Dr Virginia Campbell, The University of Oxford
Virginia Campbell is a Romanist who has extensive experience on the site of Pompeii and has written the book 'Pocket Museum: Ancient Rome'. Some of her research involves 'The Tombs of Pompeii: Organisation, Space and Society' and 'Politicians and Priestesses: Networks of Elite Families in Pompeii'.
Professor Ernst Pernicka
Our keynote speaker for 2016 is Professor Ernst Pernicka from Heidelberg University. Head of the the CEZ Archaeometrie laboratory, Ernst has been working on radiocarbon dating, authenticity, provenance and isotope analysis in archaeology and objects of the cultural heritage for some forty years.
Notably, Ernst has excavated at the ancient citadel of Troy, in the northwestern Anatolian province of Çanakkale, from 2005-2012. His work at during these seven years at the famed site has provided insight into the world of Homer’s Iliad and the Trojan War.
In 2015 Ernst and his laboratory team presented new research results regarding Early Bronze Age chronology in collaboration with Heidelberg Academy of Science, and Max Planck Institute for the Science of Human History researchers. This work has shed new light on the Early Bronze Age period in Central Europe.
He and his team have introduced new isotope systems in provenance analysis of metals, like osmium isotope ratios for iron, tin isotope ratios for tin and bronze and currently they work on silver isotope ratios for the provenance of gold.
In his institute the methods developed and the experience and data acquired are also used for authenticity tests for all kinds of materials. For base metals they have developed the unique test with Pb-210 which was also applied in the investigation of the famous Sky Disc of Nebra. Currently they work on the U/Th-He method for dating gold.
Having worked with scholars such as Philipp Stockhammer, of Heidelberg University, Ernst is a well-known scholar and archaeological scientist who is constantly researching and contributing to the field.
Sue Carter is an archaeologist with over 20 years’ experience in archaeological research and cultural heritage.
Sue has written and co-written numerous archaeological reports, is feature writer for Heritage Daily the largest online archaeology news network; has undertaken primary research for Flame TV, documentary producers for the BBC; is past president of the Archaeology Society of Western Australia; has articles published on www.academia.edu; Published her first book We Don’t Dig Dinosaurs: What Archaeologists Really Get Up To!! in 2014; and is currently working on her second manuscript.
Sue now runs her own archaeology business, STC Archaeology, undertaking public outreach encouraging communities to become involved in their local history and heritage, as well as running, the Junior Archaeologists Club, her blog The Young Archaeologist, and other community engagements.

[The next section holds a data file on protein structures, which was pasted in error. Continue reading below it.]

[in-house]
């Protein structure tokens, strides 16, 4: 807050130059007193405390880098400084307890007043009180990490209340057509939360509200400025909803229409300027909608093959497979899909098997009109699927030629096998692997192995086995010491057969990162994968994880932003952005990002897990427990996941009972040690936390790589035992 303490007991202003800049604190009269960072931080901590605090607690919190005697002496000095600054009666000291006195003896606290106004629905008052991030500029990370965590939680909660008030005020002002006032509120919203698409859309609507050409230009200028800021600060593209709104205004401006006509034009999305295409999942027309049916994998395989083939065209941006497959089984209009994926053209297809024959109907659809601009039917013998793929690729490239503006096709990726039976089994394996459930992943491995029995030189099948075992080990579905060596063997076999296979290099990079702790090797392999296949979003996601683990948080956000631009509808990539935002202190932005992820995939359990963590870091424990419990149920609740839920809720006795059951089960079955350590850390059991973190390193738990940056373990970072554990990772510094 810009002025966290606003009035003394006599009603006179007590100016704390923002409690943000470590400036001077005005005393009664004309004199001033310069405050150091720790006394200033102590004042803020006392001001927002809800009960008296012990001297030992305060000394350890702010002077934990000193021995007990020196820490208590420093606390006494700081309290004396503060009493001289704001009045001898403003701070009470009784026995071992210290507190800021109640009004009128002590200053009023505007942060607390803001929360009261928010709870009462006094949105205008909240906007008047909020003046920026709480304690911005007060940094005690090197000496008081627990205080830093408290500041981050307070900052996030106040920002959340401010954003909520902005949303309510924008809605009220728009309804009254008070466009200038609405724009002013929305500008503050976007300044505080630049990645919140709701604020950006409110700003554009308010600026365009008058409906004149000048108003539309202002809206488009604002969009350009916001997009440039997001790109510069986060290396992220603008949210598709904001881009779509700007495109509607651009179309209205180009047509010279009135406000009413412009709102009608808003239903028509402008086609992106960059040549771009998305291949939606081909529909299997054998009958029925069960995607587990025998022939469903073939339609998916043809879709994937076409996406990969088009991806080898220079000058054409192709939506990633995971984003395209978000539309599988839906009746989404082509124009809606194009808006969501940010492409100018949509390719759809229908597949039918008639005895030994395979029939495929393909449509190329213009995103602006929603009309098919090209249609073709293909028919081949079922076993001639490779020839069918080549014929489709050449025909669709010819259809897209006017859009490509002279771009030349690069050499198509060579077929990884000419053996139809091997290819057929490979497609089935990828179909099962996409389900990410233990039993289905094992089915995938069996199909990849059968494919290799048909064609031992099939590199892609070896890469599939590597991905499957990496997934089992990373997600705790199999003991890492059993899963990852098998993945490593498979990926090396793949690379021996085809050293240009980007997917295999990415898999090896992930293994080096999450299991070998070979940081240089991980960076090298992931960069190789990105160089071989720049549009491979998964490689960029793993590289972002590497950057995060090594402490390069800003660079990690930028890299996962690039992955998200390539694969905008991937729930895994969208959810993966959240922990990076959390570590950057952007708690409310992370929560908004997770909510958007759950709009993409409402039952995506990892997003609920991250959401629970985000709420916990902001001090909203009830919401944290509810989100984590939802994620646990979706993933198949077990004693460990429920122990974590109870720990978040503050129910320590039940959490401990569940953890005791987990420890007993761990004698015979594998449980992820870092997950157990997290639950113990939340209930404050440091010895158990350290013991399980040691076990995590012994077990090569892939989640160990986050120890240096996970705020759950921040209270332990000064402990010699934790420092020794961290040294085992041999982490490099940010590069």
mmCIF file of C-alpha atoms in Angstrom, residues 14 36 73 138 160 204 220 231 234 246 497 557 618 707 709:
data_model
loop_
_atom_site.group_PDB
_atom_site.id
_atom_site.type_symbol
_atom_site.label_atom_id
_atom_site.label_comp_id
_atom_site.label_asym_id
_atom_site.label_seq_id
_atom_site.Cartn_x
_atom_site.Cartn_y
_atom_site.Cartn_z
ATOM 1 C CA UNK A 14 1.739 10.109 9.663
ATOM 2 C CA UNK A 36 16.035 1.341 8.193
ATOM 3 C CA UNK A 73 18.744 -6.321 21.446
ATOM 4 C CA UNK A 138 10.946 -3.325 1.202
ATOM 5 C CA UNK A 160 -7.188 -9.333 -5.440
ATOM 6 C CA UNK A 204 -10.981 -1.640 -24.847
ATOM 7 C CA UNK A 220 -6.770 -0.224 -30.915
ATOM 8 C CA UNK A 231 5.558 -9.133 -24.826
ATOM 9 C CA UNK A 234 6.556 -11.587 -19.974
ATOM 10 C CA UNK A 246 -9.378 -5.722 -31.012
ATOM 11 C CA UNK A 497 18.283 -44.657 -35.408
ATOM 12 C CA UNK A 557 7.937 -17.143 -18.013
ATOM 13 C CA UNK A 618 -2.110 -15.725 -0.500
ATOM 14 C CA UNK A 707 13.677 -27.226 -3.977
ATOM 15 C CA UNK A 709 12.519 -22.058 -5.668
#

To contact Sue phone: 0403 022 281 or email: STCArchaeology@outlook.com
Archaeologist and archaeo detectorist Bob Sheppard is recognised as the leading exponent on the use of metal detection in archaeology in Australia. Bob has used archaeo metal detection for nearly 30 years at numerous important historical sites around Australia including; the Zuytdorp (1712) survivors camps, theBatavia (1639) execution site, Vergulde Draeck (1656) terrestrial sites, the Perseverant (1841) survivors’ camp, the St Allouarn French annexation site, Ann Jones Inn/ Kelly gang siege site, the search for additional Kilwa coins on Marchinbar Island, an unidentified wreck on Barrow island, World War 2 coastal military sites, the Deadwater wreck and the site of the Dundee Beach cannon find.
Bob is currently the project coordinator of an international team looking for evidence of the 13th Century Battle of Bach Dan in Vietnam.
Sean Winter gained his PhD from UWA in 2014 and was the Short Reports Editor for the journal Australian Archaeology between 2011 and 2015.
Sean is primarily interested in the historical archaeology of Western Australia. His doctoral studies examined convict transportation to Western Australia during the 19th century. Sean is particularly interested in the way a global system was enacted in a small, isolated British colony, and the intersection between the needs of the system and the needs of the colony. He has also conducted research on early Western Australian settlement, European expansion into the interior, early colonial industry and culture contact.
Sean is a current member of the Editorial Board of the journal Archaeology in Oceania. Sean has published numerous papers, has been the editor of two special journal volumes, and has a book coming out later in 2016.